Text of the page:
Virgin Media only puts limited limits on its Unlimited service
ISP adjusts traffic choke policy to ASA-approved 'moderate' level
Earlier this year the UK's advertising watchdog made the "unlimited" term used by broadband providers redundant, by confirming that moderate restrictions could be applied to network traffic, all the while letting the telcos continue to make "no caps" claims to subscribers.
That surprise decision came in a ruling from the Advertising Standards Authority that went against Virgin Media back in March.
The regulator upheld claims from rivals BSkyB and BT that Virgin Media had misled customers because, at the time, the company's traffic management policy had a more than moderate effect on those punters who exceeded data thresholds.
And now, VM has been admonished by the ASA for once again failing to apply moderate controls to its traffic management policy - while floating the misleading claim that it had not applied caps to its service.
Ahead of today's ruling, Virgin Media - which regularly tweaks its traffic throttling system - made a significant change.
A spokeswoman at the company recently told The Register:
We’ve updated our traffic management policy and, if you’re one of the small percentage of heavy users who exceed our traffic management thresholds, you may see your speeds temporarily reduced by 16 per cent at peak times. We expect the rollout of this new policy to be complete over the coming weeks.
Fast forward to today, and Virgin Media has once again been rapped by the ASA based on complaints about the telco's traffic management policy from BT, BSkyB and other whingers.
In a lengthy ruling, the watchdog upheld two gripes about Virgin Media's "unlimited" and "no caps" claims that were trumpeted in two of the company's ad campaigns from April and May this year.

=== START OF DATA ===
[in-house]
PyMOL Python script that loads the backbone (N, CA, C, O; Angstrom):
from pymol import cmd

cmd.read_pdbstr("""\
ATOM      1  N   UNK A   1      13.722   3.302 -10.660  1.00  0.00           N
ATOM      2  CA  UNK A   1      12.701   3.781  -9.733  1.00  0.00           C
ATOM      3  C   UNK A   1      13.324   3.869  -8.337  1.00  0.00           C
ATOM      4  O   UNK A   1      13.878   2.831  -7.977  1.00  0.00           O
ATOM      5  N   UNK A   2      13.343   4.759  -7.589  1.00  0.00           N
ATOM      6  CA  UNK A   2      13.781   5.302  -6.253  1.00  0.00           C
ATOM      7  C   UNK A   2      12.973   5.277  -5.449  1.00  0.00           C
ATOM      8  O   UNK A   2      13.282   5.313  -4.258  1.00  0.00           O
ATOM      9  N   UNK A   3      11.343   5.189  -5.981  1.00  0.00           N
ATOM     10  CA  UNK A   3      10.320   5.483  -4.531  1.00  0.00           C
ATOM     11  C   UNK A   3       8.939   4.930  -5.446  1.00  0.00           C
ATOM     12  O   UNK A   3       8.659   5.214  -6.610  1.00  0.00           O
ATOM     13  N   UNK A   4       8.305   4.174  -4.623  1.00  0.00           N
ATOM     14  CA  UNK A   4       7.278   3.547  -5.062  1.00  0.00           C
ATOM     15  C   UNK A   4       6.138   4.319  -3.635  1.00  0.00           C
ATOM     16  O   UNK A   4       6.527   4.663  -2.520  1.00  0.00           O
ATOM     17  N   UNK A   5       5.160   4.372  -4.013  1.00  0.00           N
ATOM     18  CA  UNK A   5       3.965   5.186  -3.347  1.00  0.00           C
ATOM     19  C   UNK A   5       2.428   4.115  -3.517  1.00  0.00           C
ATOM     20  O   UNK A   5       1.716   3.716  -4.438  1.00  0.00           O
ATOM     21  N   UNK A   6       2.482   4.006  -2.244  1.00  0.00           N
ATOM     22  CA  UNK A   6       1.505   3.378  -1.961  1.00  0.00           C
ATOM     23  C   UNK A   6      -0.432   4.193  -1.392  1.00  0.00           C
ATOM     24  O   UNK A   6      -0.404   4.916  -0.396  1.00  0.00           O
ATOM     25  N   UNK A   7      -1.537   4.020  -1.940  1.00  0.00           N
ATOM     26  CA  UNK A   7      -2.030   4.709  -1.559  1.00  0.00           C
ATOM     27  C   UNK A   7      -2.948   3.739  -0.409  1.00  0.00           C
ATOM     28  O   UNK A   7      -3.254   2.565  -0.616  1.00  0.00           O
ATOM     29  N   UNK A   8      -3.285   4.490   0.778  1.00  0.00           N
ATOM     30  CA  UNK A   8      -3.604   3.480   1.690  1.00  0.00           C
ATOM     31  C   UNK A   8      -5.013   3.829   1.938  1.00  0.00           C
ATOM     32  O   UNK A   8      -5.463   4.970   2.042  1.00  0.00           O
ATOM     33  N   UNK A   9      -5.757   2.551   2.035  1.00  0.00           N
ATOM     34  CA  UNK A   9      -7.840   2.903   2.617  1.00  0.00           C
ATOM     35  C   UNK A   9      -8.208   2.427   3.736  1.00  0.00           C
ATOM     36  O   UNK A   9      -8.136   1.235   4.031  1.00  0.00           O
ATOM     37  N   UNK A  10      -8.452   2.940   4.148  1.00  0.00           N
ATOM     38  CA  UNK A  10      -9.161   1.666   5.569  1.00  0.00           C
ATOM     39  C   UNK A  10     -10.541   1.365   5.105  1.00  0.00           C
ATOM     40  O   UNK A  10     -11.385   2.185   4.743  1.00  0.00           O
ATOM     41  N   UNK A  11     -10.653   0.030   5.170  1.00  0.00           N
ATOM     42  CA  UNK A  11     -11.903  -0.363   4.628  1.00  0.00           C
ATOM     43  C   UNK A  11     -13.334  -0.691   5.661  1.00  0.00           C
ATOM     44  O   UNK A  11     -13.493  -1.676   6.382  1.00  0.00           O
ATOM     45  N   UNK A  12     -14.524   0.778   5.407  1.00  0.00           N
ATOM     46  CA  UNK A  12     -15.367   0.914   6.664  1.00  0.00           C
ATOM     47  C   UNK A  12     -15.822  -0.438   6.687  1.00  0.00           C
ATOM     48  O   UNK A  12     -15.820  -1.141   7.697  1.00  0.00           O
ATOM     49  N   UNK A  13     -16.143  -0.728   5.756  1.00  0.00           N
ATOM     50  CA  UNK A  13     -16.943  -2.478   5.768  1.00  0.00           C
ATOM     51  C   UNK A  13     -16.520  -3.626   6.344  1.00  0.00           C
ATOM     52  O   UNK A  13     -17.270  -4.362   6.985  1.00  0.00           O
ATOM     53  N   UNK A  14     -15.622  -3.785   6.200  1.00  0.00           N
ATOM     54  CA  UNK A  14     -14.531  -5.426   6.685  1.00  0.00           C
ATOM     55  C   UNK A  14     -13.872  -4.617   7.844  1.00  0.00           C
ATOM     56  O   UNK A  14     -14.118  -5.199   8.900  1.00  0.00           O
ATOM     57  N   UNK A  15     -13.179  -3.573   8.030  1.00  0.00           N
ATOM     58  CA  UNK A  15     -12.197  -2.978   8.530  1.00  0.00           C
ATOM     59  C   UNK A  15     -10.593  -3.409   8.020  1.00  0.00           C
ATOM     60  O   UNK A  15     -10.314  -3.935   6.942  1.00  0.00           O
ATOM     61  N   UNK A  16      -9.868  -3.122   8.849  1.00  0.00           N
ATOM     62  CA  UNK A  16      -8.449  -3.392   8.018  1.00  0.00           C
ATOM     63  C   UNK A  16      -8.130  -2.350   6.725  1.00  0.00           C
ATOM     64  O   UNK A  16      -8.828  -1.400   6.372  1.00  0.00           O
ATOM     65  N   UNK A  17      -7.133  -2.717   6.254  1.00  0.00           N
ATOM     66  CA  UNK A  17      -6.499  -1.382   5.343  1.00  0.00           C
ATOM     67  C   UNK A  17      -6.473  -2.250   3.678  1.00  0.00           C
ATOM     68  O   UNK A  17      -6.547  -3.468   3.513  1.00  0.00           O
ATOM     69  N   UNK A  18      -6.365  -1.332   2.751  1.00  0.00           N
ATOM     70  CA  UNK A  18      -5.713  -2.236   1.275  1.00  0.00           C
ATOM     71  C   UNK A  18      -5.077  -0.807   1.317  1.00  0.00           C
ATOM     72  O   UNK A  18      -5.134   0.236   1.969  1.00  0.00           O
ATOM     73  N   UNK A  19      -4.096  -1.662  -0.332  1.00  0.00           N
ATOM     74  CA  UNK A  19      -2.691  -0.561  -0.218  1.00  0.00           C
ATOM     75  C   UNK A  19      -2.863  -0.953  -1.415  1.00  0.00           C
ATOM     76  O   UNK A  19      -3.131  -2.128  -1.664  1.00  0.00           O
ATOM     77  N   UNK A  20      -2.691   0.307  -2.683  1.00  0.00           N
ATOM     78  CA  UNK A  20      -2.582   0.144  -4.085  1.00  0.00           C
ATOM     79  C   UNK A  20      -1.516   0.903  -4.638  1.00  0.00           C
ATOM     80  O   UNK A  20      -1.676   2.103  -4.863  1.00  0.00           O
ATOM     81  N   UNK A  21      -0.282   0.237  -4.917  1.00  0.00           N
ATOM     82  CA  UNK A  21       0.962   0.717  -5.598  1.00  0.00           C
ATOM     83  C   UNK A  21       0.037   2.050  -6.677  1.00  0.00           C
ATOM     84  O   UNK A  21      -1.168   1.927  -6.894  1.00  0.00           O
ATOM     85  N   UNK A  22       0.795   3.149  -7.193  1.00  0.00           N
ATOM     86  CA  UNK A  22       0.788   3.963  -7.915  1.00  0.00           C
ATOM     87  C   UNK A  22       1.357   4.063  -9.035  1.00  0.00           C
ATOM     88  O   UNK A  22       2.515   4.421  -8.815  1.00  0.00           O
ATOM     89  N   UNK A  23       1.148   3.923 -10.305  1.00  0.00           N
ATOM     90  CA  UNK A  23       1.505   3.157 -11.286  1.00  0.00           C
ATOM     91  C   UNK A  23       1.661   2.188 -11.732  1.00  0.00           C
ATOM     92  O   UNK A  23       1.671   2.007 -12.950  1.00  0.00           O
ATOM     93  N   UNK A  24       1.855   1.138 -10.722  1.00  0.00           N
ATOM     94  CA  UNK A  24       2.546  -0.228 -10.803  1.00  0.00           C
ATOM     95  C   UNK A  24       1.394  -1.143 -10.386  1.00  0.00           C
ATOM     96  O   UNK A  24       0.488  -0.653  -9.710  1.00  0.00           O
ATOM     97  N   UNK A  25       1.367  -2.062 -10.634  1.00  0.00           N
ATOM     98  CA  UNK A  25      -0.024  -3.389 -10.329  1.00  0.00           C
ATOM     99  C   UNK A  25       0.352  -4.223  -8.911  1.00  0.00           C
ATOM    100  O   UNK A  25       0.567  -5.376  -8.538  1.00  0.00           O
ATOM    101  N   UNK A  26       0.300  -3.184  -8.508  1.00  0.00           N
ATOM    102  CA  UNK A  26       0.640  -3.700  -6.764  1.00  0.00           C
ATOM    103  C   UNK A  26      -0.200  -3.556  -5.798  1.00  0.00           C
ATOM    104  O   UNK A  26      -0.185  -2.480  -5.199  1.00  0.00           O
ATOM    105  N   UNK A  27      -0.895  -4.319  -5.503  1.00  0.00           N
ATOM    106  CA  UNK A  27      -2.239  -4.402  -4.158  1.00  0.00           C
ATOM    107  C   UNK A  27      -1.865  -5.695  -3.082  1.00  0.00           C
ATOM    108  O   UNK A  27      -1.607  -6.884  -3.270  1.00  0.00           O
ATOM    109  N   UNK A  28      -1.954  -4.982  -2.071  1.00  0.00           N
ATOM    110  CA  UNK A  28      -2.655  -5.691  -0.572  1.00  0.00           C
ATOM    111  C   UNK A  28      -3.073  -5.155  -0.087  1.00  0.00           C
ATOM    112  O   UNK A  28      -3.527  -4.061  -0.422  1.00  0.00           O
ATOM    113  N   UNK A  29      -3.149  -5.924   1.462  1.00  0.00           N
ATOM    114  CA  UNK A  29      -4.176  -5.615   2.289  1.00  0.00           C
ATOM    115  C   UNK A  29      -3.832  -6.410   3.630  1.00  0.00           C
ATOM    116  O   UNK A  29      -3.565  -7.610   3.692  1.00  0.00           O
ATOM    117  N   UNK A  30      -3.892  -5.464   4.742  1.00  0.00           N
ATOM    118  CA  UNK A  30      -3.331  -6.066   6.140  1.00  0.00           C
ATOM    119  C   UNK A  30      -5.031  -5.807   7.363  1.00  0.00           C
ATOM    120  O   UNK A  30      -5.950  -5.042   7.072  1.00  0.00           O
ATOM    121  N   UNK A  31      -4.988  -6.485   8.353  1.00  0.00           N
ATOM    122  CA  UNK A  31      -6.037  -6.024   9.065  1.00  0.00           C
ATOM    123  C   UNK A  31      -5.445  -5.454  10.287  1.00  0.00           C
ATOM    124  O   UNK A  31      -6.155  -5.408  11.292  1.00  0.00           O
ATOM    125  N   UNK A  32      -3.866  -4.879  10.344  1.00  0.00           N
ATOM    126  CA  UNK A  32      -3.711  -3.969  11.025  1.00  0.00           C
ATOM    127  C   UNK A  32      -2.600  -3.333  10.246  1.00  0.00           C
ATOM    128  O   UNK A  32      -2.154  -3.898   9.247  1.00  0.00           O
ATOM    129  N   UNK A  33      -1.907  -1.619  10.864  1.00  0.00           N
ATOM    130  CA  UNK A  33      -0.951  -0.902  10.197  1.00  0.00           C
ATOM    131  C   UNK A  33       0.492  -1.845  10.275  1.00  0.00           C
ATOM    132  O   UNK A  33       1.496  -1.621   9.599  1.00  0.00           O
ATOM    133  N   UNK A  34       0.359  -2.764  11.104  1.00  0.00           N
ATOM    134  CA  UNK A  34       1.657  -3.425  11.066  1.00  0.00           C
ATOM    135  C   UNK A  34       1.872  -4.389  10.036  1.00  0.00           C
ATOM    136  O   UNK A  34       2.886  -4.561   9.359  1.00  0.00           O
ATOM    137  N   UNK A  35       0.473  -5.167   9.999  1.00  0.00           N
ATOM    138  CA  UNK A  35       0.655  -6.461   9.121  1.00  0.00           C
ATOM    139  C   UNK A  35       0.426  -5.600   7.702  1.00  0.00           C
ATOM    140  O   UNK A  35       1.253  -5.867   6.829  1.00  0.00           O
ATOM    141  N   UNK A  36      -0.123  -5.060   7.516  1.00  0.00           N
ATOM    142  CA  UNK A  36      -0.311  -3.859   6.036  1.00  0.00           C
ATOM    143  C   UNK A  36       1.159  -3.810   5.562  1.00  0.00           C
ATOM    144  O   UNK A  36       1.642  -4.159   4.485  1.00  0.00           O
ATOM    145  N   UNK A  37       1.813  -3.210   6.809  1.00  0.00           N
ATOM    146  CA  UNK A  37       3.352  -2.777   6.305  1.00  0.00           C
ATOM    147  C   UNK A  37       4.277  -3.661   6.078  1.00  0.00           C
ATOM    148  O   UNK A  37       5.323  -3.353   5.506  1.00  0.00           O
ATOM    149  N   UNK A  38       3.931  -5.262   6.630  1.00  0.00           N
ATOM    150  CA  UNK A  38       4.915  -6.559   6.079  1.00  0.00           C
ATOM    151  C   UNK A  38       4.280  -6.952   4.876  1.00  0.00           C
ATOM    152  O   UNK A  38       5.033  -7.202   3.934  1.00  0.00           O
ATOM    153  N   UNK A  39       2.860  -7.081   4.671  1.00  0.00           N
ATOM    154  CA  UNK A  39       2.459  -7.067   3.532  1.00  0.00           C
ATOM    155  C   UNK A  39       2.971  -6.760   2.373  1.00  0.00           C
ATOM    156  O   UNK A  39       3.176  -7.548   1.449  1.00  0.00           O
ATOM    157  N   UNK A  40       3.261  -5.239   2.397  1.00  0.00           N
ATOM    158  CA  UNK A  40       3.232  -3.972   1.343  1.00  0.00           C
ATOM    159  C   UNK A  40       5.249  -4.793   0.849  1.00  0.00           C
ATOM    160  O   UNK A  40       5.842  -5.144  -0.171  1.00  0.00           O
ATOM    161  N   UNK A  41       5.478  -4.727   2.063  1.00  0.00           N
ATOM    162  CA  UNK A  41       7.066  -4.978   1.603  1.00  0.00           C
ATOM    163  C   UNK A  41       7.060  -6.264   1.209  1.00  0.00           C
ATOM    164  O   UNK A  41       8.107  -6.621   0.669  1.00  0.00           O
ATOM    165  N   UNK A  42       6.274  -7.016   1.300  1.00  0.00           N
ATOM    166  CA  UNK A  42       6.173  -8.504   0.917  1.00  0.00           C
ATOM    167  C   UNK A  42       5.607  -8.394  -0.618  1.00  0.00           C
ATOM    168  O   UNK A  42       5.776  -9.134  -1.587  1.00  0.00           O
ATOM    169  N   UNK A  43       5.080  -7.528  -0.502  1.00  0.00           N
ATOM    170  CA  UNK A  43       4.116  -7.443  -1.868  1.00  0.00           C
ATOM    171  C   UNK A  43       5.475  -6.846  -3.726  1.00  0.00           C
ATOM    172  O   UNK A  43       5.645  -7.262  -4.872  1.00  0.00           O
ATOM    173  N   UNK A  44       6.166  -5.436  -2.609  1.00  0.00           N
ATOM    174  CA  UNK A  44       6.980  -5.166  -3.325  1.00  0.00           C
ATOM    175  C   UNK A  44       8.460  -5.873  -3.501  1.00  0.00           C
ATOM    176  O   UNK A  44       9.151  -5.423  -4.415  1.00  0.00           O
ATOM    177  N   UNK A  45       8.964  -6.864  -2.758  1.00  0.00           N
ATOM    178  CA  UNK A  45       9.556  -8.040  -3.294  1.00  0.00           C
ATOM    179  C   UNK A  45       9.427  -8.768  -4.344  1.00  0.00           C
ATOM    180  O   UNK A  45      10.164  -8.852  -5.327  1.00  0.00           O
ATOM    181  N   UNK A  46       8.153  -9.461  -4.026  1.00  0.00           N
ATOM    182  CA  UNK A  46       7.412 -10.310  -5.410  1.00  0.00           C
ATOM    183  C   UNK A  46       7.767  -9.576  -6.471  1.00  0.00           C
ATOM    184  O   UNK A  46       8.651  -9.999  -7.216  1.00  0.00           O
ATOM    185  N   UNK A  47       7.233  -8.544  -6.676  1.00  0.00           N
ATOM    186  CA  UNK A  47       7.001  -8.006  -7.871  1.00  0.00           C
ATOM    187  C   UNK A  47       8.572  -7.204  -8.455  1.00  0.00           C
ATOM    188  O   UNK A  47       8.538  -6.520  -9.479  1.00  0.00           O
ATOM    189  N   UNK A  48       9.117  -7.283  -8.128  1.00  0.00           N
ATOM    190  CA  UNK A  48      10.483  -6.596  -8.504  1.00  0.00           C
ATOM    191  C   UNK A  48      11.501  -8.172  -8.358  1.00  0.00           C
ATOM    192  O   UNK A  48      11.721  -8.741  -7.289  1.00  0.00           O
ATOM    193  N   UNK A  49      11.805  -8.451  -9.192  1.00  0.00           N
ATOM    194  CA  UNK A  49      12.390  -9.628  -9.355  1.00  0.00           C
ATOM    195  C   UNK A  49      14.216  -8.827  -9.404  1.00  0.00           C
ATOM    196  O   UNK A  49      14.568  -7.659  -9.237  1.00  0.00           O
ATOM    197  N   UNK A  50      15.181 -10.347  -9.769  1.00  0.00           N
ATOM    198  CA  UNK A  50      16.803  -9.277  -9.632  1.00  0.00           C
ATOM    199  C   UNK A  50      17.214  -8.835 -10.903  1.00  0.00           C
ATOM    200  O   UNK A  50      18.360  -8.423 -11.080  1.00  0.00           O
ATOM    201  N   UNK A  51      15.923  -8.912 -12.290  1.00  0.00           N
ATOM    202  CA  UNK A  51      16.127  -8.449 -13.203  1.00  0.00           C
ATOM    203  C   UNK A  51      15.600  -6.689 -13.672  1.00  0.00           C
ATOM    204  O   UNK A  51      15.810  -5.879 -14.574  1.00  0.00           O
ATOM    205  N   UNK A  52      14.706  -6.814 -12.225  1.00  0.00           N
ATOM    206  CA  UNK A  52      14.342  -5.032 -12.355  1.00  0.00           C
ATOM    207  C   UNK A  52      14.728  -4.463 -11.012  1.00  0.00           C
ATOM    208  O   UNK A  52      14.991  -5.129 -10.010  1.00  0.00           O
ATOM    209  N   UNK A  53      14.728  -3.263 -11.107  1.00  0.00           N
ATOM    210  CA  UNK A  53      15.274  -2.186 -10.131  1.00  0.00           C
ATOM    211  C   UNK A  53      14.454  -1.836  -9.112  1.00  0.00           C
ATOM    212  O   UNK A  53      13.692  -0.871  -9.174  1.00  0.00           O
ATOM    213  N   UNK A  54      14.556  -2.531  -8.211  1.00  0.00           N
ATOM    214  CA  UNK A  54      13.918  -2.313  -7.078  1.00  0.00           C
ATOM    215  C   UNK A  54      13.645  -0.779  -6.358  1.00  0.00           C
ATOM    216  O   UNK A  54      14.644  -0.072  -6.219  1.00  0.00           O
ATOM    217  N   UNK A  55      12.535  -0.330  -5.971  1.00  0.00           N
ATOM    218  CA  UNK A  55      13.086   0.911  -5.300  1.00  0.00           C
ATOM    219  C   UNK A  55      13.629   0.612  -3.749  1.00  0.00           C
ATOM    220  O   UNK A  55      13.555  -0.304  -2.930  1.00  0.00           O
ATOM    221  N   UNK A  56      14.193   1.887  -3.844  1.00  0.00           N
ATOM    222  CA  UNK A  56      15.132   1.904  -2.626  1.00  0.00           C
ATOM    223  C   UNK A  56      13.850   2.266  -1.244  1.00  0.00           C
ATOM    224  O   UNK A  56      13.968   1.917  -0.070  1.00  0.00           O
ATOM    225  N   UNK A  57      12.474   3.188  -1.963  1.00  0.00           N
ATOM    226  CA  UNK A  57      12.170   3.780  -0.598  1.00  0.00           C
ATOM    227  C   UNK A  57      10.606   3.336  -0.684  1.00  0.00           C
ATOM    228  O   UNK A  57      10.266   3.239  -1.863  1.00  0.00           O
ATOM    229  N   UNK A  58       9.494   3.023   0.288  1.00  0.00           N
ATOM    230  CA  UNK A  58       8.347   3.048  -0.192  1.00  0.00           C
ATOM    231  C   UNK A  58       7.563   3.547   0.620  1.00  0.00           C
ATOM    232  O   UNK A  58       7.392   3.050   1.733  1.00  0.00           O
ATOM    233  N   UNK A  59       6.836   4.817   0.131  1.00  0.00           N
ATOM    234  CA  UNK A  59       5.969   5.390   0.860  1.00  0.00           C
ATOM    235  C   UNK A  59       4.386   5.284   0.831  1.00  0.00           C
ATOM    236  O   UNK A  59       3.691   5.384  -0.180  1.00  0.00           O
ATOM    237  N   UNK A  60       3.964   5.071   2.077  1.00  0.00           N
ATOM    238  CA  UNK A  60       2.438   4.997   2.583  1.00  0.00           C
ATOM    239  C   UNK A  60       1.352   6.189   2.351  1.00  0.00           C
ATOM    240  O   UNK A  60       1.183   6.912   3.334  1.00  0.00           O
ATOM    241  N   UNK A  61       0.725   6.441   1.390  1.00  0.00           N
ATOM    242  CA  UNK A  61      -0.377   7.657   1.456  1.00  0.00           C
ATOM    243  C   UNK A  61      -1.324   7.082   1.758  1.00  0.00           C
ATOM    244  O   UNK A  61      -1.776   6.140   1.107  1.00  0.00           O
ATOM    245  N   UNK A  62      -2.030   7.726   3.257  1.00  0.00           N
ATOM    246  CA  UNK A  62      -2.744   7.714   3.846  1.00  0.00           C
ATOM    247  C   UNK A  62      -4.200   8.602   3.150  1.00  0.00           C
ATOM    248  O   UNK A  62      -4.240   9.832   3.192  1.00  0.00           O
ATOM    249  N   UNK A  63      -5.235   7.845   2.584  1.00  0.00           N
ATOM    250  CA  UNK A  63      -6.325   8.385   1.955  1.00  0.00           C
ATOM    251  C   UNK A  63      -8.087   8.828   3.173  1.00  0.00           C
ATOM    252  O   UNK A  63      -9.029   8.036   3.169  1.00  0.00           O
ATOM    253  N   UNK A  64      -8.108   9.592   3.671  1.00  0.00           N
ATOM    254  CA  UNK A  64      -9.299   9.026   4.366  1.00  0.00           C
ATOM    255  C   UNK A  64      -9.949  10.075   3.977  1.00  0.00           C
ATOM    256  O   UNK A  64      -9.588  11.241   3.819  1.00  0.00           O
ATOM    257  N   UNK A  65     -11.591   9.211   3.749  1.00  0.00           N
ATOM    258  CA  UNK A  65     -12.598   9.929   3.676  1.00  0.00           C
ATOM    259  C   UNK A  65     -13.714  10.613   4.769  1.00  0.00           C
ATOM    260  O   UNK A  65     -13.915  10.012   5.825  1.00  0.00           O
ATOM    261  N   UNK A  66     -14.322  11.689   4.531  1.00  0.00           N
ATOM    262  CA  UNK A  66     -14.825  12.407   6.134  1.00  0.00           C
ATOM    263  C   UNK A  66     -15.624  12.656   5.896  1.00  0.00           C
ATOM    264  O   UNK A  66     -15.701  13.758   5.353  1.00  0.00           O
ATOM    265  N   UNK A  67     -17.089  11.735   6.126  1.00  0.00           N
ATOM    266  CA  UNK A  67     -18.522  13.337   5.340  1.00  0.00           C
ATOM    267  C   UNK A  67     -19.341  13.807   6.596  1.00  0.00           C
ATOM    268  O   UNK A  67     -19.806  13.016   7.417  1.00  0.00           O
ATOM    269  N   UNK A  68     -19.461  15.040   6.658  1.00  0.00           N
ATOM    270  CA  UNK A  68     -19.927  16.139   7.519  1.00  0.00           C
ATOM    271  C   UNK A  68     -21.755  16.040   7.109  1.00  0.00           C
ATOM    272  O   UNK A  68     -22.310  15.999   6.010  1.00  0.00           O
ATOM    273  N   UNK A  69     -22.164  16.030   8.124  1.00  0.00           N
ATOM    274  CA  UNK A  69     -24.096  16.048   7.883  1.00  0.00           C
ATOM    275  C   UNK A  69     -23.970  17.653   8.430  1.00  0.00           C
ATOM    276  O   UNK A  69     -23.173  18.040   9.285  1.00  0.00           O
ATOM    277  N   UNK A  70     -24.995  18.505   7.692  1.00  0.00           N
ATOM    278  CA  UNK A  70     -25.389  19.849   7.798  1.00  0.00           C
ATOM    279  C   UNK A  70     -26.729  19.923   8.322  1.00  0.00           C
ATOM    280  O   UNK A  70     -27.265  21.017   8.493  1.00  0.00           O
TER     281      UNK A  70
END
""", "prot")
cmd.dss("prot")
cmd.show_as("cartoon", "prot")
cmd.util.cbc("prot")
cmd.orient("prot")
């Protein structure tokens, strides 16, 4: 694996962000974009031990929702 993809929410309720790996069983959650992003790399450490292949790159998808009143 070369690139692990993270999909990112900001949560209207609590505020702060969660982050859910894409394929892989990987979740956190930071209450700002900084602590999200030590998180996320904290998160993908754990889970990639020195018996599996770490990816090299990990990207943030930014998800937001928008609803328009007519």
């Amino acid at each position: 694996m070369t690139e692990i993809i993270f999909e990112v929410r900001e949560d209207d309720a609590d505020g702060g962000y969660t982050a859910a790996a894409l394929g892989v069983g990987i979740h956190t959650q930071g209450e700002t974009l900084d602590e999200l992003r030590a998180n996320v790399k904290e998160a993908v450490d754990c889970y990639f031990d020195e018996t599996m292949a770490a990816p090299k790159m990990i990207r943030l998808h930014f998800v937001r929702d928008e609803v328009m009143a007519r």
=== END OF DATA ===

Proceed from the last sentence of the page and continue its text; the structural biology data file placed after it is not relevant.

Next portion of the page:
The ASA found that Virgin Media's "unlimited" claim had "contradicted" rather than "clarified" its traffic management policy, which was mentioned in the small print of one of the ads.
It said that it had upheld a second complaint on the grounds that VM had wrongly implied its broadband service had "no caps". The ASA said:
Although there was not a ceiling on the amount of data Virgin Media customers could download, a provider-imposed limitation on their service nevertheless applied. Because that limitation affected their experience of using the 'unlimited' service in a way that was contrary to their expectations, we concluded the claim 'no caps' in the context of an 'unlimited' claim was misleading.
Virgin Media was told by the regulator that the ads must not appear again in their current form and to no longer make claims that its service was "unlimited" and with "no caps" if its imposes more than moderate traffic controls to its broadband network.
The ISP's broadband director Joe Lathan told El Reg that Virgin Media was glad that the ASA had clarified what it defines as moderate traffic management.
"It makes little sense to set the bar at 16 per cent while our competitors routinely deliver speeds 50 per cent slower than they claim," he added. ®
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